Trishaʼs (Free) TIPS

Leave Transportation to the Professionals

New advocates are often surprised to hear the advice, “Never transport a patient yourself.”

At first it seems like transportation would be a great service to provide, especially to seniors who may no longer want to, or be able to, drive themselves. How convenient for their patient advocate to provide transportation!

But let’s examine the idea for a moment, and you’ll see why transporting a client is a bad idea.

First, you aren’t insured to drive people professionally.  Transporting a client isn’t the same as taking a friend or loved one somewhere; it’s a professional service. As such, if you were to be in an accident – whether or not the accident was your fault (think someone slamming into you, or think icy roads) – you would be liable…

Which takes us to our second point. That is, that not only doesn’t your auto insurance cover you (unless you have purchased auto insurance for providing business-related transportation), but your advocacy professional liability insurance won’t cover you either. In fact, if your professional liability (or errors & omissions) insurer were to discover you were providing transportation without that coverage, then they might cancel your liability insurance.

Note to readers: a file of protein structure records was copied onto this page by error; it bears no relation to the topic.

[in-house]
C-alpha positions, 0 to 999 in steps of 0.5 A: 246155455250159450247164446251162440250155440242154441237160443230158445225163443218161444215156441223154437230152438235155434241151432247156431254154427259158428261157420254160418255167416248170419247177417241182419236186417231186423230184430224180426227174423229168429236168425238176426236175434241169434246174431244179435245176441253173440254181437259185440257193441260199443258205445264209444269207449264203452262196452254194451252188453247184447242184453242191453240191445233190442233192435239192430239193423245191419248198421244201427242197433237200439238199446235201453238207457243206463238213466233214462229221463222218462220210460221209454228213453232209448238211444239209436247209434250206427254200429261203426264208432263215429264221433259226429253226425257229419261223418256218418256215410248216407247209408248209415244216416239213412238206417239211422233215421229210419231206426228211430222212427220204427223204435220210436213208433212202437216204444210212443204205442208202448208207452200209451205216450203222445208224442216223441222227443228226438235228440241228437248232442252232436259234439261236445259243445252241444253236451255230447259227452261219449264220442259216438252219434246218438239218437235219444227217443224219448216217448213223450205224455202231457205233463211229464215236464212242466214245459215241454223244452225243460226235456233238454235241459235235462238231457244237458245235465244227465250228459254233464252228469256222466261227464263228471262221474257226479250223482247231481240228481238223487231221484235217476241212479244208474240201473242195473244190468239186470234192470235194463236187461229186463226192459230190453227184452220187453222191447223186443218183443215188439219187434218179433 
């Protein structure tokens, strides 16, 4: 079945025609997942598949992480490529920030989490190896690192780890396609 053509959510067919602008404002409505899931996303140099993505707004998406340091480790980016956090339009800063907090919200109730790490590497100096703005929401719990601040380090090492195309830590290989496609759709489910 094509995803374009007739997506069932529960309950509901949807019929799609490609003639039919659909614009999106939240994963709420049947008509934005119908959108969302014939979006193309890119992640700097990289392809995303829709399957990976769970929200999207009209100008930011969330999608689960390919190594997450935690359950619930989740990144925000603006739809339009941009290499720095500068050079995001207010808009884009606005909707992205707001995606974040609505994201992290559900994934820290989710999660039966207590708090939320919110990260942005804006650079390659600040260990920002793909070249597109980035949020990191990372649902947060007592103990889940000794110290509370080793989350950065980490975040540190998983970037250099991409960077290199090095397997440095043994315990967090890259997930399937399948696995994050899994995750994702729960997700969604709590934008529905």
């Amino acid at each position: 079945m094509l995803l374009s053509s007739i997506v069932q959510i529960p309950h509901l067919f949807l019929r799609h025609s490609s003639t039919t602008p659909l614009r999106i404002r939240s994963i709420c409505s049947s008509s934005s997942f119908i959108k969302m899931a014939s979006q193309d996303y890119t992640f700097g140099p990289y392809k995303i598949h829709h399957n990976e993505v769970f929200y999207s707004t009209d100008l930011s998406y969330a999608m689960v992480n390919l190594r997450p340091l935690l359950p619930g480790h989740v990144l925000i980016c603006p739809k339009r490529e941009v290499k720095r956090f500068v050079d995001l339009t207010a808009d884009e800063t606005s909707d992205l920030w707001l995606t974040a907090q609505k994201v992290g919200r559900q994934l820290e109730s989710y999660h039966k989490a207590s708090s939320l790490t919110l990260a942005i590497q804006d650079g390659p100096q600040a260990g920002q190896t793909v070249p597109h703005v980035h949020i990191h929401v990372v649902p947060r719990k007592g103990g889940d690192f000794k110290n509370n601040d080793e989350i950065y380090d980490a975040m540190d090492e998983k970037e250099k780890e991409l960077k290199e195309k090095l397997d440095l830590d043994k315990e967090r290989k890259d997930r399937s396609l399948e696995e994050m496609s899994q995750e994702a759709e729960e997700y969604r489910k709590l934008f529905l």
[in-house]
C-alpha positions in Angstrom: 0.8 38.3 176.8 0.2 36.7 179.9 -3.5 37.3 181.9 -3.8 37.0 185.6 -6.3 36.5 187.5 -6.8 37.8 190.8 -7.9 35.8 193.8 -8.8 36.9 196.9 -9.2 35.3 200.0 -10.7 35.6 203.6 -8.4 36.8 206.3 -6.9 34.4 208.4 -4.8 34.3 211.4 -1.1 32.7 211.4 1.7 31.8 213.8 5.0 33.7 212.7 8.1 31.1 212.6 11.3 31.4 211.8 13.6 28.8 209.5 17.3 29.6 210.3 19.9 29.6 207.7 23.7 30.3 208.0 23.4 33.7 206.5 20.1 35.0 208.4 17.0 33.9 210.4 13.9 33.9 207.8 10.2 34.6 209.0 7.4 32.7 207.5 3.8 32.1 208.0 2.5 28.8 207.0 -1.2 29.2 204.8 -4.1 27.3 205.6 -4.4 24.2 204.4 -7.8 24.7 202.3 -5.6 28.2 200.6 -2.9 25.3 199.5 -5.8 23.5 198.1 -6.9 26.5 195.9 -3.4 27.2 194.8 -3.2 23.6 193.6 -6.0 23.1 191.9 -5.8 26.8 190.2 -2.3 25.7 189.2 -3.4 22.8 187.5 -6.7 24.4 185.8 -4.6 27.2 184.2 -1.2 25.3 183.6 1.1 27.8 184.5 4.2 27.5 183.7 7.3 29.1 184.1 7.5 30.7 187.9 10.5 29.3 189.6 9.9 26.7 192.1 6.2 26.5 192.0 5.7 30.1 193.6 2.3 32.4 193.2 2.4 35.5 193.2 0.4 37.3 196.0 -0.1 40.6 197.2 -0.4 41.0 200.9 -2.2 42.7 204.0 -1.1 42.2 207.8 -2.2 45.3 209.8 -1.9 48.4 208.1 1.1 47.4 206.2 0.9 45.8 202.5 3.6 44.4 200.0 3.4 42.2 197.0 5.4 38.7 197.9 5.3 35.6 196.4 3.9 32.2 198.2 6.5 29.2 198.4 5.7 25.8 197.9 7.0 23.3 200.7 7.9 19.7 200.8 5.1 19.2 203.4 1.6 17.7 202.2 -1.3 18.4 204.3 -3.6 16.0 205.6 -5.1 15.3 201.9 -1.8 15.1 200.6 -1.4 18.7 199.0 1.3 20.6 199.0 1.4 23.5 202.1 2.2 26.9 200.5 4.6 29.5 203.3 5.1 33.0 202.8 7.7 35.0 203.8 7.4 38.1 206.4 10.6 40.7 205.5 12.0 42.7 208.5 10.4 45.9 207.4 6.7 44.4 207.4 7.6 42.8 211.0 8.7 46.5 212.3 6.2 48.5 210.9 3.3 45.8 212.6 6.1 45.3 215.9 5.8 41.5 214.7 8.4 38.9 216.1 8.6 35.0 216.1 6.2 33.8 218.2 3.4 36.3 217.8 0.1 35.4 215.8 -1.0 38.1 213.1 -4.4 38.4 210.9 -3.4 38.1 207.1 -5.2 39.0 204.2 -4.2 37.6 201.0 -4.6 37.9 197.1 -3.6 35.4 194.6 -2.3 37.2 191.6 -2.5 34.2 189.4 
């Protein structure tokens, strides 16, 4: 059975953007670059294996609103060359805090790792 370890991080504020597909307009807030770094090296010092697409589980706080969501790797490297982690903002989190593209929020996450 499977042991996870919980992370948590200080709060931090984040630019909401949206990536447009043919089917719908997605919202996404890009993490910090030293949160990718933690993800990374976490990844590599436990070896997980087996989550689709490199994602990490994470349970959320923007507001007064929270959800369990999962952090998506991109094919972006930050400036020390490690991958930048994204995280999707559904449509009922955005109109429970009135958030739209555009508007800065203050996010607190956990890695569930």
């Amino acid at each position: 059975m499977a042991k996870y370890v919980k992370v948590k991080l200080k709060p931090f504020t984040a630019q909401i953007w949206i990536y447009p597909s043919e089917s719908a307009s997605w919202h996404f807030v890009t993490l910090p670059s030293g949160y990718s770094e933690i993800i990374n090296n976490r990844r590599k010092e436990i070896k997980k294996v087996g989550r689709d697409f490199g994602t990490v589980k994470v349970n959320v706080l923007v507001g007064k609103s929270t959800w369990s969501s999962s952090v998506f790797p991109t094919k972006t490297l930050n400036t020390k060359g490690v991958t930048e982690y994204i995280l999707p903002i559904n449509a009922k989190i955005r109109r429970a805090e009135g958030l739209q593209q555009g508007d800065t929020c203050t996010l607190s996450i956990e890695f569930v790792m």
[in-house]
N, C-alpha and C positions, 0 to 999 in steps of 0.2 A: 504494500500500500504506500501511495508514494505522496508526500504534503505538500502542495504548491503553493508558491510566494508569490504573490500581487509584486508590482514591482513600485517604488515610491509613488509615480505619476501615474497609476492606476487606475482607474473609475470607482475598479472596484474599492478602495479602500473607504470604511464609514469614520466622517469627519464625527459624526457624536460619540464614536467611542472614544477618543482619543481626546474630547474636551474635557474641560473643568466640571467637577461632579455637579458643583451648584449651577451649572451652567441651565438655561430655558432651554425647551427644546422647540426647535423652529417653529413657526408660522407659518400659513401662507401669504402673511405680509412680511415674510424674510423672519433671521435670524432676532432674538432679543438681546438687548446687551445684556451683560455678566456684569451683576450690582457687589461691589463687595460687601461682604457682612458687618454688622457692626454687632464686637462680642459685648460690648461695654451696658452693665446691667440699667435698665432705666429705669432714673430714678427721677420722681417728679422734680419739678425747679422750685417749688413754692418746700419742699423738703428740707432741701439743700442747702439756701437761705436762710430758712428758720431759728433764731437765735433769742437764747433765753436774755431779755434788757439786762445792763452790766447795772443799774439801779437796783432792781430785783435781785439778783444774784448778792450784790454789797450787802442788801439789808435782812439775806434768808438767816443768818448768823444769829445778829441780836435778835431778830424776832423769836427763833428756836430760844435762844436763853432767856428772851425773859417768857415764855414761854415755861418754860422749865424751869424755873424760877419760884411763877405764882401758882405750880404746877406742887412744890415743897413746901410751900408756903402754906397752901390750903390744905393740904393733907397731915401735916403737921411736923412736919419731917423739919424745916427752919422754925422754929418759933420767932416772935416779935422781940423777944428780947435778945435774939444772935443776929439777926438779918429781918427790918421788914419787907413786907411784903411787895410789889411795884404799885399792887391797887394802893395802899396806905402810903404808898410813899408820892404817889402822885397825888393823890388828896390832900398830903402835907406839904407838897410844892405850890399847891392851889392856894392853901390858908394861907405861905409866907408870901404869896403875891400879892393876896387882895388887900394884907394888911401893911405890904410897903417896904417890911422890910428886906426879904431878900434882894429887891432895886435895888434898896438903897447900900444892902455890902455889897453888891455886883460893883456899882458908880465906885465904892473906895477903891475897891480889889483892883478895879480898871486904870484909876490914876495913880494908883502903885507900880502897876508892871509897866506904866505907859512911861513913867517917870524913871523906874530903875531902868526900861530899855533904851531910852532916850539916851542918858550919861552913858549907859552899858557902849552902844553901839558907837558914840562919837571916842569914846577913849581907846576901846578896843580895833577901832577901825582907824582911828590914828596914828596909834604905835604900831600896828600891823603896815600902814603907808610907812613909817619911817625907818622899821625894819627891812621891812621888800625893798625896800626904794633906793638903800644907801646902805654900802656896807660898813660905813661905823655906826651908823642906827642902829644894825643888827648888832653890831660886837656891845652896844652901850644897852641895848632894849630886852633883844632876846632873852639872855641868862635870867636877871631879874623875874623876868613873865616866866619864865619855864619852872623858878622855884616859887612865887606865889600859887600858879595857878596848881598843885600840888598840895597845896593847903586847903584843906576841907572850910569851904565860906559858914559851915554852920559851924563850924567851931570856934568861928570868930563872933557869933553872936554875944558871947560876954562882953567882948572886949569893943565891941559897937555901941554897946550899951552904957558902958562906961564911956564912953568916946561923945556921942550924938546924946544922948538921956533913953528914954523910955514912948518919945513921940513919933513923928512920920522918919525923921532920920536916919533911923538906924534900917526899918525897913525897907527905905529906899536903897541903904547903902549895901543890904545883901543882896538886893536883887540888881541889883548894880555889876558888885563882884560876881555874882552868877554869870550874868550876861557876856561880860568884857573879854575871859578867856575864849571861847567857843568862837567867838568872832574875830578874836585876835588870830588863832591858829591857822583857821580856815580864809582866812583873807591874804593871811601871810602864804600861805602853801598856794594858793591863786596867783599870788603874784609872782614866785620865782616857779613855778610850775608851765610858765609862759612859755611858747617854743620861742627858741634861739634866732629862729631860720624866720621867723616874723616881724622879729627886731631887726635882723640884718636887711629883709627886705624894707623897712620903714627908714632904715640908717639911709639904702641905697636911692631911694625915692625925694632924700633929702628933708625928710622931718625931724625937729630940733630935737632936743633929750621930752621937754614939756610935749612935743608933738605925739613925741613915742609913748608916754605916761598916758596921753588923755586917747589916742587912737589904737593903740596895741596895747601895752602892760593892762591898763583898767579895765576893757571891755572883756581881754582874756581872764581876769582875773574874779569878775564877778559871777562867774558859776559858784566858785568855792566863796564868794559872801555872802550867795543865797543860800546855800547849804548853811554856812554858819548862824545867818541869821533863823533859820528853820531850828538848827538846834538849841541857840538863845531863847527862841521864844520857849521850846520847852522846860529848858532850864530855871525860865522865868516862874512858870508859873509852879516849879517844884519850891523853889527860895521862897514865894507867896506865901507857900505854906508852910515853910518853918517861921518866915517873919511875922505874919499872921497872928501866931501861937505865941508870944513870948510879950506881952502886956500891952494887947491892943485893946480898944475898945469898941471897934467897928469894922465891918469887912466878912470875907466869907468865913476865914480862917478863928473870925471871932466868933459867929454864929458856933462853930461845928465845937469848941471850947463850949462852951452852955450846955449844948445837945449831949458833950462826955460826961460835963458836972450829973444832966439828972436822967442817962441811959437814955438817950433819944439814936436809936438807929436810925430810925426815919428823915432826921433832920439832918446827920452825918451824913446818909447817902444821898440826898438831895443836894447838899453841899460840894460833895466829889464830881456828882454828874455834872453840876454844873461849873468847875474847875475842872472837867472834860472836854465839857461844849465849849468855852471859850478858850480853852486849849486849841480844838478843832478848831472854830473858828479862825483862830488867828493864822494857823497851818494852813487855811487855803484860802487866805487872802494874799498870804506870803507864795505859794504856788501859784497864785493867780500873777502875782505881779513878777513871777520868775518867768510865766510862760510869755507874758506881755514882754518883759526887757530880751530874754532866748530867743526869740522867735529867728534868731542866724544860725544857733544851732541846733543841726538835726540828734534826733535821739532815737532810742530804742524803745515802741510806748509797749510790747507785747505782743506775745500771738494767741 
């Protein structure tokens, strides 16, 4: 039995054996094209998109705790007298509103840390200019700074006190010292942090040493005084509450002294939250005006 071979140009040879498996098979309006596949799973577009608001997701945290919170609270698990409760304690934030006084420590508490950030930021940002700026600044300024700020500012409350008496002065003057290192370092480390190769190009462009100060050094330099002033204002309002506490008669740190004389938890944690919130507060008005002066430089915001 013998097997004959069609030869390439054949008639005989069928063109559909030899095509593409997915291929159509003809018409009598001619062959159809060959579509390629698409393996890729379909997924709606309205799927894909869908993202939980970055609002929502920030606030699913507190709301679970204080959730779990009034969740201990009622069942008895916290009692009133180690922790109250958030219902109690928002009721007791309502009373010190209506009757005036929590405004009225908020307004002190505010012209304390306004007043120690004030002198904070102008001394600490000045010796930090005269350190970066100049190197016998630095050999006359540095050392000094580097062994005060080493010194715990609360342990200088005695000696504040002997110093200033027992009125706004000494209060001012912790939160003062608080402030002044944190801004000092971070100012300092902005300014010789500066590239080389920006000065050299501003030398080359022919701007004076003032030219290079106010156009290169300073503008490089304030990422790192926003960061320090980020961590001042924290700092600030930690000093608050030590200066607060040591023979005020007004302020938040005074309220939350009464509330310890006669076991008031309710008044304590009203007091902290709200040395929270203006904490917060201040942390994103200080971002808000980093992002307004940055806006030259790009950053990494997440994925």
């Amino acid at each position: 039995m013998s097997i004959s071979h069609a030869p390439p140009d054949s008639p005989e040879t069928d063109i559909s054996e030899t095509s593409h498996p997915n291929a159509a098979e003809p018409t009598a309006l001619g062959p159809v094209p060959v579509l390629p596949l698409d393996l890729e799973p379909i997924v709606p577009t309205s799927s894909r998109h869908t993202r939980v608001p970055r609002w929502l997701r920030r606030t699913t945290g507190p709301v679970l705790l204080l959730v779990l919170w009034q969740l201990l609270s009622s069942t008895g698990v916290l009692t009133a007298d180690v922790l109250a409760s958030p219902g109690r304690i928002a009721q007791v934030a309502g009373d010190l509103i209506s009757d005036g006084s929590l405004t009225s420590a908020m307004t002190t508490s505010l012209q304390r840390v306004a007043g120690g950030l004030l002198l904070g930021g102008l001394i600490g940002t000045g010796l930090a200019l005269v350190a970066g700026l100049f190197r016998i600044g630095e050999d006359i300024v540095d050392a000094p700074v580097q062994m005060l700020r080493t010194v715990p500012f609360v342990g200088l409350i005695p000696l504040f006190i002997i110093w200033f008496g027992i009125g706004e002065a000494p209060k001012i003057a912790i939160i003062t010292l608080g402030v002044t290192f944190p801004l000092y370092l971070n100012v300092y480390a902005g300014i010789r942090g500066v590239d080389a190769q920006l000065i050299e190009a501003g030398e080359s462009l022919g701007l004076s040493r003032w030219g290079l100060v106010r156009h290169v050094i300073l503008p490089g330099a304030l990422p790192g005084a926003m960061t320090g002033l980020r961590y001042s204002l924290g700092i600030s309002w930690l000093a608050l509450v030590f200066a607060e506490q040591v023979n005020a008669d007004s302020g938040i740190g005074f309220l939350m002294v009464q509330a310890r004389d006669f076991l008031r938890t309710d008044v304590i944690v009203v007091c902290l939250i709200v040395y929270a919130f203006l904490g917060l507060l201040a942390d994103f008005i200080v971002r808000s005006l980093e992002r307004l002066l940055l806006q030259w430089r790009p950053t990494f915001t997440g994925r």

Next, if you think it through, there are so many things that can go wrong!  Your client might fall trying to get into or out of your car. Your client might get his finger slammed in the door. Your client might have some sort of medical episode. You might even get stuck in traffic, which can create it’s own problems.

Finally, whether or not it’s true, your client might decide she doesn’t like how you drive, leading to judgement-passing on your abilities, and therefore leading to a loss of trust. Why would you want to go there?

So – if you won’t be providing transportation, how can you be helpful instead?

Help your client by arranging for her transportation.

  • Help her make a list of family or friends she can ask.
  • Hire a medical van to pick her up. This service is available in many communities large and small, and is usually quite inexpensive.
  • Or meet her with an Uber or Lyft or cab driver, watch as they help her into the car, then drive yourself and meet her at the appointment.

Be smart about the services you offer. Driving a client is one of those that, the minute you give it deeper thought, you realize just isn’t worth it.

 

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